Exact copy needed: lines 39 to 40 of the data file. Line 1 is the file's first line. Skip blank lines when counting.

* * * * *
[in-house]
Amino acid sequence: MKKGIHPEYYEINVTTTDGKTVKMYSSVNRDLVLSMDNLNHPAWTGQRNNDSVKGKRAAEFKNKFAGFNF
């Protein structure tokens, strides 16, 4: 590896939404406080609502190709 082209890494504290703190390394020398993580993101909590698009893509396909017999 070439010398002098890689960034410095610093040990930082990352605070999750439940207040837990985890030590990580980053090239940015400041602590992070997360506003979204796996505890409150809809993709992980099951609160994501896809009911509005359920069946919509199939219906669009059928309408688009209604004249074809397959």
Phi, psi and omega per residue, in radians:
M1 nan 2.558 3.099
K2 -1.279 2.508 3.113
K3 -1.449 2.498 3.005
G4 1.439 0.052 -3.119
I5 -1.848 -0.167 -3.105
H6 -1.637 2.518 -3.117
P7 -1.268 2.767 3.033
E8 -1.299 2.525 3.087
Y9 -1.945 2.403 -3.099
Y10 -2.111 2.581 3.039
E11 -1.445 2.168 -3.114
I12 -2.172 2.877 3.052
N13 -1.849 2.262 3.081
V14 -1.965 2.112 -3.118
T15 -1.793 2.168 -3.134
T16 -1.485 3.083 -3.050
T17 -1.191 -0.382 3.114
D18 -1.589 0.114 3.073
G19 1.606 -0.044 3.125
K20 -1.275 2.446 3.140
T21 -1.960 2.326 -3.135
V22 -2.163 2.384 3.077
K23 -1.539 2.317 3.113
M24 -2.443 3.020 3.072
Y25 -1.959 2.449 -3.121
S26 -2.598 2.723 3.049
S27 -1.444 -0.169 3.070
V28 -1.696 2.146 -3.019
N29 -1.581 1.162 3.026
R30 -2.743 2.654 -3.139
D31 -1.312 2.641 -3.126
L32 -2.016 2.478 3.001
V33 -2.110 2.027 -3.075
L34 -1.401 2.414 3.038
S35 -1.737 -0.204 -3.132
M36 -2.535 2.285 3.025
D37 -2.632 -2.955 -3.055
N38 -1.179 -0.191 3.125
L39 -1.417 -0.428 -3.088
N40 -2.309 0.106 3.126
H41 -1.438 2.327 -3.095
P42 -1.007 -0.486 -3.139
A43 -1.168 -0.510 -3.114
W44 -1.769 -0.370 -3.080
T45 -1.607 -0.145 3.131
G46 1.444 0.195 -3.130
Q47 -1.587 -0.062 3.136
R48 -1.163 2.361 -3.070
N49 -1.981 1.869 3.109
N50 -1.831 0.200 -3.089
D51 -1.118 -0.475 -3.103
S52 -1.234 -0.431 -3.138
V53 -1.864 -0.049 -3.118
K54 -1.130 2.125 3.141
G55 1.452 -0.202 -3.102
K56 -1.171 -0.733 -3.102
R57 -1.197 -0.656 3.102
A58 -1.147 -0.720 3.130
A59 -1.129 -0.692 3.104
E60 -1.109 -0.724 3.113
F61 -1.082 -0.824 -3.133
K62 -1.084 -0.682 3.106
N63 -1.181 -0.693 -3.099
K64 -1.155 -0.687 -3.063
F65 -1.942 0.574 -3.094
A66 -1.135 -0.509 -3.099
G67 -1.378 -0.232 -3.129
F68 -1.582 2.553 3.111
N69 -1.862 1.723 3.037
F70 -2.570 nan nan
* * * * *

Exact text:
S35 -1.737 -0.204 -3.132
M36 -2.535 2.285 3.025